Berlin

24.00

An almighty storm hit Berlin in the last days of April 1945. Enveloped by the unstoppable force of East and West, explosive shells pounded buildings while the inhabitants of a once glorious city sheltered in dark cellars – just like their Fuhrer in his bunker. The Battle of Berlin was a key moment in history; marking the end of a deathly regime, the defeated city was ripped in two by the competing superpowers of the Cold War. In this book, historian Sinclair McKay draws on never-before-seen first-person accounts to paint a picture of a city ravaged by ideology, war and grief. Yet to fully grasp the fall of Berlin, it is crucial to also explore in detail the years beforehand and to trace the city being rebuilt, as two cities, in the aftermath.

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Description

The Sunday Times-bestselling author of Dresden returns with a monumental biography of the city that defined the twentieth century – Berlin

Throughout the twentieth century, Berlin stood at the centre of a convulsing world. This history is often viewed as separate acts: the suffering of the First World War, the cosmopolitan city of science, culture and sexual freedom Berlin became, steep economic plunges, the rise of the Nazis, the destruction of the Second World War, the psychosis of genocide, and a city rent in two by competing ideologies. But people do not live their lives in fixed eras. An epoch ends, yet the people continue – or try to continue – much as they did before. Berlin tells the story of the city as seen through the eyes not of its rulers, but of those who walked its streets.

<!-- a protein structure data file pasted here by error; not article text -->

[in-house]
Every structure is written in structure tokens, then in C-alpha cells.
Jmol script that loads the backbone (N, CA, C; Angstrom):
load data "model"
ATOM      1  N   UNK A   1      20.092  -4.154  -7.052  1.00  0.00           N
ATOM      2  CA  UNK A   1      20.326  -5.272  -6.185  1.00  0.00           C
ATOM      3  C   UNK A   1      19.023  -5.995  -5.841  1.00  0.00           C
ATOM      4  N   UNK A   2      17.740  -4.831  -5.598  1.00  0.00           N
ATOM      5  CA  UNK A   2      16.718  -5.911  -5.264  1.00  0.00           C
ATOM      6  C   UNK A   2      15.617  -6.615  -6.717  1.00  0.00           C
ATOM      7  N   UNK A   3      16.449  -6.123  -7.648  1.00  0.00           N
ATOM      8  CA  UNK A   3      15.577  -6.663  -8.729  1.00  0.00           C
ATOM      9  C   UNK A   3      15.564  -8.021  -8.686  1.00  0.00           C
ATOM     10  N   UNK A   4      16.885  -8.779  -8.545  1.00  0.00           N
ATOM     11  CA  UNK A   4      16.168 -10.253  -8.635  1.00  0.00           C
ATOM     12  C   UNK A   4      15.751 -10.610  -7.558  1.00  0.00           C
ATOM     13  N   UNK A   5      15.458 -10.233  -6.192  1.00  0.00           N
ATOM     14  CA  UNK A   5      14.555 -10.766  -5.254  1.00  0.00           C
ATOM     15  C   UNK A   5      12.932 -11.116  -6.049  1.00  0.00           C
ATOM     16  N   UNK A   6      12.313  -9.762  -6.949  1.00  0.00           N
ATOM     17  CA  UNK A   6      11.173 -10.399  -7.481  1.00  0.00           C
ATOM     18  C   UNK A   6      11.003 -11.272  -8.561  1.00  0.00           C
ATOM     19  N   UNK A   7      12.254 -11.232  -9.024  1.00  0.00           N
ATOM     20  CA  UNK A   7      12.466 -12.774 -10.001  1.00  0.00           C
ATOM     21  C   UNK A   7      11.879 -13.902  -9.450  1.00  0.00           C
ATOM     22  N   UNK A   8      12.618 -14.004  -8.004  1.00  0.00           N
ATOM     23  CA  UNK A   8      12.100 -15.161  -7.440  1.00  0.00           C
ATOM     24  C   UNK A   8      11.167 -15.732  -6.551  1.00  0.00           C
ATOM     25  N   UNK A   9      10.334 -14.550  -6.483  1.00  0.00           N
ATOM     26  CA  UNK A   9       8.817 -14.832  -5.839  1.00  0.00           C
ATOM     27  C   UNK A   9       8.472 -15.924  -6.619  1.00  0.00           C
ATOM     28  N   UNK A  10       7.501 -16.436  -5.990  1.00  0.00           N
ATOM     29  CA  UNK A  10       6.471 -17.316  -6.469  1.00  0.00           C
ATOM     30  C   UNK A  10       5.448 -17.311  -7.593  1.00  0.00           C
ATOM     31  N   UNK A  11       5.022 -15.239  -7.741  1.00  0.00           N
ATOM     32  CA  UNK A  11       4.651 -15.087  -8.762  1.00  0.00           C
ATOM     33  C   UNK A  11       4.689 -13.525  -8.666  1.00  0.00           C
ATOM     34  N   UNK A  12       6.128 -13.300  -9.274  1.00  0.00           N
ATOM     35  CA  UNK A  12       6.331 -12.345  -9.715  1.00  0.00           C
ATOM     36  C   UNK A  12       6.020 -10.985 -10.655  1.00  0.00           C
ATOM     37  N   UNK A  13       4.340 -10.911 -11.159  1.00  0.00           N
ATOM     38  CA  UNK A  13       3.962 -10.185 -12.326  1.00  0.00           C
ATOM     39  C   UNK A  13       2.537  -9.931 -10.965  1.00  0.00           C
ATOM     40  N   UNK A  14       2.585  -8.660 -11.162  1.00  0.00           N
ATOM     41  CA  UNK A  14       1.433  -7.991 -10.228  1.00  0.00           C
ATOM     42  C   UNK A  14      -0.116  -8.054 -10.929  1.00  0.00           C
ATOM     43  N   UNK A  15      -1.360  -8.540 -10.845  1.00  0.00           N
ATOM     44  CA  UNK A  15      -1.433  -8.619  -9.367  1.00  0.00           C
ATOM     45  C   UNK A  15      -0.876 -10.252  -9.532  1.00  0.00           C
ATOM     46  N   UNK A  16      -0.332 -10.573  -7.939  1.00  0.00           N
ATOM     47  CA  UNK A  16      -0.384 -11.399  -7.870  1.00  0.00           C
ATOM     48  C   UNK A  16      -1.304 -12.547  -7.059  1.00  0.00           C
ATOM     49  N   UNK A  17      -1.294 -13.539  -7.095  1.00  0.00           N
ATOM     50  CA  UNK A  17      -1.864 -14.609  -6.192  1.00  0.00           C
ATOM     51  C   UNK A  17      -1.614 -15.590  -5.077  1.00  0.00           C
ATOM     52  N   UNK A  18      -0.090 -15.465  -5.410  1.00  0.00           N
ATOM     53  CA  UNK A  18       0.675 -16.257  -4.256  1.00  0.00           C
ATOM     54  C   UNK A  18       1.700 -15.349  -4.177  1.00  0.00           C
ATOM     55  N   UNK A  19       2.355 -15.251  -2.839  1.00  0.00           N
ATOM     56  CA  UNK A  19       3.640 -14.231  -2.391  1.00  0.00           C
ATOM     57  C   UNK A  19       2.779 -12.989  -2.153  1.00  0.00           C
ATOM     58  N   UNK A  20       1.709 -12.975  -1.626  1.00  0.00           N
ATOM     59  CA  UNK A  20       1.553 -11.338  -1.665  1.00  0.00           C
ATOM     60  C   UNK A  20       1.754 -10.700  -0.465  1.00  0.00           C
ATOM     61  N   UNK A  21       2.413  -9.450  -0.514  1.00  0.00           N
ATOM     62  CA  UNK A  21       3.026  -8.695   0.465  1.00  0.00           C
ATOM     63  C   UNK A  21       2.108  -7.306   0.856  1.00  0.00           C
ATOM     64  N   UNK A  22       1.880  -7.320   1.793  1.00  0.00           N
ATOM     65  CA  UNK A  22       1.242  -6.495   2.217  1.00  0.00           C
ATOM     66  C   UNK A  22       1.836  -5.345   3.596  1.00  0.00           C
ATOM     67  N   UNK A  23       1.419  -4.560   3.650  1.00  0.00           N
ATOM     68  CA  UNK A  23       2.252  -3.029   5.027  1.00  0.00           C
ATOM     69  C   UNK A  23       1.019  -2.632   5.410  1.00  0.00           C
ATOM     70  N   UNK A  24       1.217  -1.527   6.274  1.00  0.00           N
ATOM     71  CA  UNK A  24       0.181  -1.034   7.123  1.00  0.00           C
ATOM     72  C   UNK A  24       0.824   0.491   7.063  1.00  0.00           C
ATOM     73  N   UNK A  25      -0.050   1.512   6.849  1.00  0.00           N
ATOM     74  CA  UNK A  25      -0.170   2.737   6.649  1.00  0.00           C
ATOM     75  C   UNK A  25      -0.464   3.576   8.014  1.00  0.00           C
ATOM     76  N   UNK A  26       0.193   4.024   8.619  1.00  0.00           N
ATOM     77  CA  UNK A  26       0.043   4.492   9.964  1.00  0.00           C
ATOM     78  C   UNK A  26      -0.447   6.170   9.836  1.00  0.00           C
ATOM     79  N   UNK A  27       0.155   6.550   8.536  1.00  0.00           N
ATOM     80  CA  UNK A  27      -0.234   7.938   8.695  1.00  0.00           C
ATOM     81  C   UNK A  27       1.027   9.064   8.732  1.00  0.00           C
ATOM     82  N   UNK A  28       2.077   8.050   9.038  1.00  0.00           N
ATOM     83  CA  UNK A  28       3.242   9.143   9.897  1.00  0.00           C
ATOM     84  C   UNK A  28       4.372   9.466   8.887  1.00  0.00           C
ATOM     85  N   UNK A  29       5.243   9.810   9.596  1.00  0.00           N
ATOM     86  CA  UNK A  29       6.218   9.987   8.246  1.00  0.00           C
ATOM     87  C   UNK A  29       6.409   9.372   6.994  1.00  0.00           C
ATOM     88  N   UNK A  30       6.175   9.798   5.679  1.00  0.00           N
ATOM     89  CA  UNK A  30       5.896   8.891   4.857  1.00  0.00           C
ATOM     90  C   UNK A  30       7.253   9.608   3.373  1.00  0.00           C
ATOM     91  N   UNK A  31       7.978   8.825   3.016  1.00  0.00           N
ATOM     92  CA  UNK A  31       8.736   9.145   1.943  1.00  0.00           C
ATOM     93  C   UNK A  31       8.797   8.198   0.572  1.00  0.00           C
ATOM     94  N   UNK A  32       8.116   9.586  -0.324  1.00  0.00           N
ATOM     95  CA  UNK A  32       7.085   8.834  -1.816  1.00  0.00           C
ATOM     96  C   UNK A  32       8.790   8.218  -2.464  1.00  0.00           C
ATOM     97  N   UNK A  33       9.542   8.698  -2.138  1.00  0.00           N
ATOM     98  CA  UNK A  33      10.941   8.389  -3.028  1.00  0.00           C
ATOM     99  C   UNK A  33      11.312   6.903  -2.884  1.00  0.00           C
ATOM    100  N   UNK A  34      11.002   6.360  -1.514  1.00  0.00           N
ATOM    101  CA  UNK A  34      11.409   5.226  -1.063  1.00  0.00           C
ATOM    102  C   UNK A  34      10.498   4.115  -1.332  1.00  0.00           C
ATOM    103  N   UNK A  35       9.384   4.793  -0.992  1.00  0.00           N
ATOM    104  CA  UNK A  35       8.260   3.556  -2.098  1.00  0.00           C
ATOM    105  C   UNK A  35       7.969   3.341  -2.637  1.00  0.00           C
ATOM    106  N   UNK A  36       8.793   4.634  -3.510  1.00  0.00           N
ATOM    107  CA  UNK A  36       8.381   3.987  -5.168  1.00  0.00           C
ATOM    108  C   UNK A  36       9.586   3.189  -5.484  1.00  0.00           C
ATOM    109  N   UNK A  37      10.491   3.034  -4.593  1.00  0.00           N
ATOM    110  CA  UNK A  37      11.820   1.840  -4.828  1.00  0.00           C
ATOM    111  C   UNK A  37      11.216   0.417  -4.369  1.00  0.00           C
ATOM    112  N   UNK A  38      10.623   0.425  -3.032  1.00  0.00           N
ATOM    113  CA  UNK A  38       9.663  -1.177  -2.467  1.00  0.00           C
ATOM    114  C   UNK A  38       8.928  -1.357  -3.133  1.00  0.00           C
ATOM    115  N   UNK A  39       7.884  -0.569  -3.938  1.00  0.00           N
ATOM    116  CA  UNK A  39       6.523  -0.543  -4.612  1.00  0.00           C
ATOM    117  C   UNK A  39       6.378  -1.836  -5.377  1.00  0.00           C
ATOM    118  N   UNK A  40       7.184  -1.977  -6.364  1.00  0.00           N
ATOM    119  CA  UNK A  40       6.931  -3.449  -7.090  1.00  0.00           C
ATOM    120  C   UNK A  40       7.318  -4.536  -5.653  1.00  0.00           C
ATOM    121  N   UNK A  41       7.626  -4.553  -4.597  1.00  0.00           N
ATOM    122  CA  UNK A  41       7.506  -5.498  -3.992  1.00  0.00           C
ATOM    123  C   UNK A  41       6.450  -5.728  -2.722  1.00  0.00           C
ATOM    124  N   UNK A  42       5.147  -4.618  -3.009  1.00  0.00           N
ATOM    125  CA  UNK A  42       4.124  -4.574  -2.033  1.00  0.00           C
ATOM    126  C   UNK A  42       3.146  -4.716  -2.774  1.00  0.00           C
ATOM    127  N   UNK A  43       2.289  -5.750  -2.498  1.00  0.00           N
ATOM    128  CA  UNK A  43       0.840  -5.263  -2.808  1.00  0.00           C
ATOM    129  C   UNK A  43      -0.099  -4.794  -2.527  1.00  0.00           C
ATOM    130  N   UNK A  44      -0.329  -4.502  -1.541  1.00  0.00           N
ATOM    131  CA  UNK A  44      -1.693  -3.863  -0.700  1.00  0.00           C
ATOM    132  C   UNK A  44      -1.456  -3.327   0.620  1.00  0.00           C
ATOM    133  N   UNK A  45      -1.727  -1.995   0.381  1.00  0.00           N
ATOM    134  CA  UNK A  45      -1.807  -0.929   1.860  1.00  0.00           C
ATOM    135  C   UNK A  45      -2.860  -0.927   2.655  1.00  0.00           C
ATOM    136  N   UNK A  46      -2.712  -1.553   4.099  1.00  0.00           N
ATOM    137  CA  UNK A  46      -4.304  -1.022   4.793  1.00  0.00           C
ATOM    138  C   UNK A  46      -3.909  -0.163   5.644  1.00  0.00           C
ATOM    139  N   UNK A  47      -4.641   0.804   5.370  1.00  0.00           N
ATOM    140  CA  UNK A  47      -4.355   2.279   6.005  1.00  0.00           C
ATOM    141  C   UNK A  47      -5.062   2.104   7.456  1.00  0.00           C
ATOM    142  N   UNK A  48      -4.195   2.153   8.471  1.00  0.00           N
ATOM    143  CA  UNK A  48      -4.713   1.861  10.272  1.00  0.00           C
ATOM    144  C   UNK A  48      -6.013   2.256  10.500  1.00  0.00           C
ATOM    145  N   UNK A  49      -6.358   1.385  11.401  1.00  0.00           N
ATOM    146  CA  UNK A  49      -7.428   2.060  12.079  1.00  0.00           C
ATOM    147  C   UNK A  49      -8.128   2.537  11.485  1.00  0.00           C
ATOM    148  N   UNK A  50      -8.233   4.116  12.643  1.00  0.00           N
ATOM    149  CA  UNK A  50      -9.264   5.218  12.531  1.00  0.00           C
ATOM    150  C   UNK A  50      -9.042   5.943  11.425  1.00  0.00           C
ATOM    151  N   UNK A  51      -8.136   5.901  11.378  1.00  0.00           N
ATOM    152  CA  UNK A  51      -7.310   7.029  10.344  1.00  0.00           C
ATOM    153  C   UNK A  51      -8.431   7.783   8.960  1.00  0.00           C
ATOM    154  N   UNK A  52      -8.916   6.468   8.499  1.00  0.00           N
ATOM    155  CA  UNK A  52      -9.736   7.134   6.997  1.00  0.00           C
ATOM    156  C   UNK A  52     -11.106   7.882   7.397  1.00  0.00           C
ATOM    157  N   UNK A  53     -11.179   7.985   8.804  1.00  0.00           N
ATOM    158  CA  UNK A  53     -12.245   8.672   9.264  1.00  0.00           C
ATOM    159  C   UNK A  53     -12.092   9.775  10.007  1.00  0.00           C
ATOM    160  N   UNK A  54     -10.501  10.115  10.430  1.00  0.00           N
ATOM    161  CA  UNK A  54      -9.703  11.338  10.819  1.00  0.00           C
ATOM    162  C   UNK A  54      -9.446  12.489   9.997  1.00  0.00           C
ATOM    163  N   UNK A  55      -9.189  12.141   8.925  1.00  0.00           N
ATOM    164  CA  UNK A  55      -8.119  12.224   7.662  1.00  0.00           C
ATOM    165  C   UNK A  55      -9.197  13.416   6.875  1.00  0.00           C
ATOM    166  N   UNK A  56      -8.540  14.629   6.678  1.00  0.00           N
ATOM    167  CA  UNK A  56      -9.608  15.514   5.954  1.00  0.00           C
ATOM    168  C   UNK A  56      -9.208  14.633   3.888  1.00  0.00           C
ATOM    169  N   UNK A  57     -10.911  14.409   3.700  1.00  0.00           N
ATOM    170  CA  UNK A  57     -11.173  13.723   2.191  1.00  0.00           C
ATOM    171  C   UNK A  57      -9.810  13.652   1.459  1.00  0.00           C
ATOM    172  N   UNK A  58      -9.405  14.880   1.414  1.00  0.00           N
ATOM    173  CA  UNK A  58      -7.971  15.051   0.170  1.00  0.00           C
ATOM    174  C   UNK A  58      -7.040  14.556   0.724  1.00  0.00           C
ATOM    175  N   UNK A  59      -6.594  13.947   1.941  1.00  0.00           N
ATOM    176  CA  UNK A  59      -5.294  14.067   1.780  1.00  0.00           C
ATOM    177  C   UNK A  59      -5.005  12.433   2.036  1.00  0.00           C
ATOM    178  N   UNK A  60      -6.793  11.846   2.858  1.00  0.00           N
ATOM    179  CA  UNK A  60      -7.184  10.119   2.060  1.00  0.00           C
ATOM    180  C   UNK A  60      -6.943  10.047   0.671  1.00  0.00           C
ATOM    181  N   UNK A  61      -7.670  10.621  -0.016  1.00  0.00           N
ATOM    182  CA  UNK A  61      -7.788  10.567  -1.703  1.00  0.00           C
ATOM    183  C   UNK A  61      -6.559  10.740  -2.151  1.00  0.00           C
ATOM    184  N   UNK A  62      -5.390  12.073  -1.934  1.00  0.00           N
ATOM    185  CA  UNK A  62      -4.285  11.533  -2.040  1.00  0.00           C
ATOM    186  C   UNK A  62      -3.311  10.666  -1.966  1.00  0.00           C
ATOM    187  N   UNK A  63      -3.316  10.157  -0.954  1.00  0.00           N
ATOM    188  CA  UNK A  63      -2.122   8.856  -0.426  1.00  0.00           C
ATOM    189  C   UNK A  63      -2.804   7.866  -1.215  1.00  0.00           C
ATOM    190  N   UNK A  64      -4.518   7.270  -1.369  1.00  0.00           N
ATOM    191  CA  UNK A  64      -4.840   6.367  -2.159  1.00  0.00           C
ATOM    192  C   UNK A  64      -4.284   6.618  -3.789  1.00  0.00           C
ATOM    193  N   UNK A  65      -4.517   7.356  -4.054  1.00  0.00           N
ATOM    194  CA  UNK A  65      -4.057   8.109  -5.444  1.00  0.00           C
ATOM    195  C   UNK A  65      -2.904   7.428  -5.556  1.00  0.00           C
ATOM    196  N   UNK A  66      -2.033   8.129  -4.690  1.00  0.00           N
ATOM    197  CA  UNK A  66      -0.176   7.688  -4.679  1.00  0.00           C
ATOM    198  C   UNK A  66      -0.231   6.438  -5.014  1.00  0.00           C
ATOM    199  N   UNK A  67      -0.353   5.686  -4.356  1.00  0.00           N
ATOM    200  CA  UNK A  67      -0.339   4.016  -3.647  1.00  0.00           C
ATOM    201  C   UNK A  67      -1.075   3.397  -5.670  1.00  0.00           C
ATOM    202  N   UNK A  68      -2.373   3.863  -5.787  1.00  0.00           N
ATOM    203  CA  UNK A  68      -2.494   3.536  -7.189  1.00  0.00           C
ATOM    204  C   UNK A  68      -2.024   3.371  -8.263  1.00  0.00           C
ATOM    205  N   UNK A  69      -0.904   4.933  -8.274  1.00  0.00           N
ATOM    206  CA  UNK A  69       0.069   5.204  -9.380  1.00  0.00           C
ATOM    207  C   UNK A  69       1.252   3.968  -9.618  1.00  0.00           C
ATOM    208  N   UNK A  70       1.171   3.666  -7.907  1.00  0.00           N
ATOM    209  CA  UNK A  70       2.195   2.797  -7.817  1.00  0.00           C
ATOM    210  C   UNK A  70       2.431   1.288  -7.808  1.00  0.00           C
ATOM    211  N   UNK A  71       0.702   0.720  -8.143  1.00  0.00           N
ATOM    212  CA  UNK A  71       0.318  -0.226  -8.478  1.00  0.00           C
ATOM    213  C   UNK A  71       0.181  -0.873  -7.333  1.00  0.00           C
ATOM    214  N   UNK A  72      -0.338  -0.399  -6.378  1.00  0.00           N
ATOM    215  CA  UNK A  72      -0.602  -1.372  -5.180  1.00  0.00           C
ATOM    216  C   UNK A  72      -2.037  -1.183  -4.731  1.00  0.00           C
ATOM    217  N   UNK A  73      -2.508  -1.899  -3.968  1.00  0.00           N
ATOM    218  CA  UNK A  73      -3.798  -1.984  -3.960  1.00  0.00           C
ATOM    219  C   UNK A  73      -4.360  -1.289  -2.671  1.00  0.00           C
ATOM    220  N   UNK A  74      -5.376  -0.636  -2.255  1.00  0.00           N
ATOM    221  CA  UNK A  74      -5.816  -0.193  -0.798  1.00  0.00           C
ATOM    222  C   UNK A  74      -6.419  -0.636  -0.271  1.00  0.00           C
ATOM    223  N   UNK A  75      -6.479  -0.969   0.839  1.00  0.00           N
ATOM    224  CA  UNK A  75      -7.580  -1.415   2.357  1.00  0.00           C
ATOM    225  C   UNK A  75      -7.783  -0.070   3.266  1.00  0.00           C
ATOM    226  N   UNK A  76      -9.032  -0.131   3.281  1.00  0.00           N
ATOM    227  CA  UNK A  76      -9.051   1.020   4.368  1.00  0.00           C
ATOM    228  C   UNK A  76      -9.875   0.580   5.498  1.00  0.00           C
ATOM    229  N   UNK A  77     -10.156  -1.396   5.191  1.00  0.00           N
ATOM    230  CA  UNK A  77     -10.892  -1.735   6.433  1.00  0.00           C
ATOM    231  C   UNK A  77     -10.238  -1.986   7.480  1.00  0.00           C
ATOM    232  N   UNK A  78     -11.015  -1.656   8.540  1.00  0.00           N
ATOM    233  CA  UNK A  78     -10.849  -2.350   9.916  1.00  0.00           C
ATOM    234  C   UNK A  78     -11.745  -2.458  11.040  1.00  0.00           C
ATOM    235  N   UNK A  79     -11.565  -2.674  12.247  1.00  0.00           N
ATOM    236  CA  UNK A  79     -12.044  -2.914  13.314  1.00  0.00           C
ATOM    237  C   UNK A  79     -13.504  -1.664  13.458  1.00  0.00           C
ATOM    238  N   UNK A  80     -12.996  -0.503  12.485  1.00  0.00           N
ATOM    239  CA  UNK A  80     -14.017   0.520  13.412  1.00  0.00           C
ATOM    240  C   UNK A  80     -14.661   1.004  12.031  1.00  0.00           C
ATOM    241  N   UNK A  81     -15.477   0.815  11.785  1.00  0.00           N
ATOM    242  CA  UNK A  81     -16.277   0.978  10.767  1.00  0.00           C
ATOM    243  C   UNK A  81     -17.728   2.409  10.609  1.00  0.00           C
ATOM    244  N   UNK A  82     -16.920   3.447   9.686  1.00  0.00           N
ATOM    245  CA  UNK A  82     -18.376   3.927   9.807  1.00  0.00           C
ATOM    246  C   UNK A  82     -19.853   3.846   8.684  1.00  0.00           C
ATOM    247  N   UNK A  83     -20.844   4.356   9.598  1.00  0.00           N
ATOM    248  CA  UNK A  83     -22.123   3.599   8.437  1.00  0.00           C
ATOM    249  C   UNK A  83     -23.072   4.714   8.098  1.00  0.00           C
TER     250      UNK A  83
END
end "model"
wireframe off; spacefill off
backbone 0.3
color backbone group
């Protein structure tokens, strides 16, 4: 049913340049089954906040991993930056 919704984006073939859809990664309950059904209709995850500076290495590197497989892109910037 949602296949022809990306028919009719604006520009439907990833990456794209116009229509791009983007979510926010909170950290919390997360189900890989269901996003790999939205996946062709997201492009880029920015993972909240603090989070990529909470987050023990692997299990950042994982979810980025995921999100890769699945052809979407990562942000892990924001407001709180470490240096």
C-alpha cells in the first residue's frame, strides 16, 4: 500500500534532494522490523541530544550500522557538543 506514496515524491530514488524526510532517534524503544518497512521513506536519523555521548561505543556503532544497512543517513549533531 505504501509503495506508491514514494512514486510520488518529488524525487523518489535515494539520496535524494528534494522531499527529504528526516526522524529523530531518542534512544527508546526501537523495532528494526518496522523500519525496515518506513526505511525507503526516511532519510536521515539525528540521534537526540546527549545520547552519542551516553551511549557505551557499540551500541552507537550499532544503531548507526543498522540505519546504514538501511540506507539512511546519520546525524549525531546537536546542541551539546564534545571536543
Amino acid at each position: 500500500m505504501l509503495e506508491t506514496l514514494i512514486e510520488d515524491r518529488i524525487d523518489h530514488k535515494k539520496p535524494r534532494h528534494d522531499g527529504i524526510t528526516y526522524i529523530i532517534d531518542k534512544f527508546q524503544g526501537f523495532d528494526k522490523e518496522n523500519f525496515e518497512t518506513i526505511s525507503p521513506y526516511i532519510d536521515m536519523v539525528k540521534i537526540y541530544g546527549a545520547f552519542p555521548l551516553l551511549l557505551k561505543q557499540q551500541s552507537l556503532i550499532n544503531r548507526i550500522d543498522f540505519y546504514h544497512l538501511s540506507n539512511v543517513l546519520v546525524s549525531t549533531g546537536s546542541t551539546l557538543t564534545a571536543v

In this magisterial biography of a city and its inhabitants, bestselling historian Sinclair McKay sheds new light on well-known characters – from idealistic scientist Albert Einstein to Nazi architect Albert Speer – and draws on never-before-seen first-person accounts to introduce us to people of all walks of Berlin life. For example, we meet office worker Mechtild Evers, who in her efforts to escape an oncoming army runs into even more appalling jeopardy, and Reinhart Cruger, a 12-year-old boy in 1941 who witnesses with horror the Gestapo coming for each of his Jewish neighbours in turn. Ever a city of curious contrasts, moments of unbelievable darkness give way to a wry Berliner humour – from banned perms to the often ridiculous tit-for-tat between East and West Berlin – and moments of joyous hope – like forced labourers at a jam factory warmly welcoming their Soviet liberators.

How did those ideologies – fascism and communism – come to flower so fully here? And how did their repercussions continue to be felt throughout Europe and the West right up until that extraordinary night in the autumn of 1989 when the Wall – that final expression of totalitarian oppression – was at last breached? You cannot understand the twentieth century without understanding Berlin; and you cannot understand Berlin without understanding the experiences of its people. Drawing on a staggering breadth of culture – from art to film, opera to literature, science to architecture – McKay’s latest masterpiece shows us this hypnotic city as never before.

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Additional information

Weight 760 g
Dimensions 24 × 16.2 × 4.2 cm
Author

Publisher

Imprint

Cover

Hardback

Pages

xxiv, 437 , 24 unnumbered of plates

Language

English

Edition
Dewey

943.15508 (edition:23)

Readership

General – Trade / Code: K

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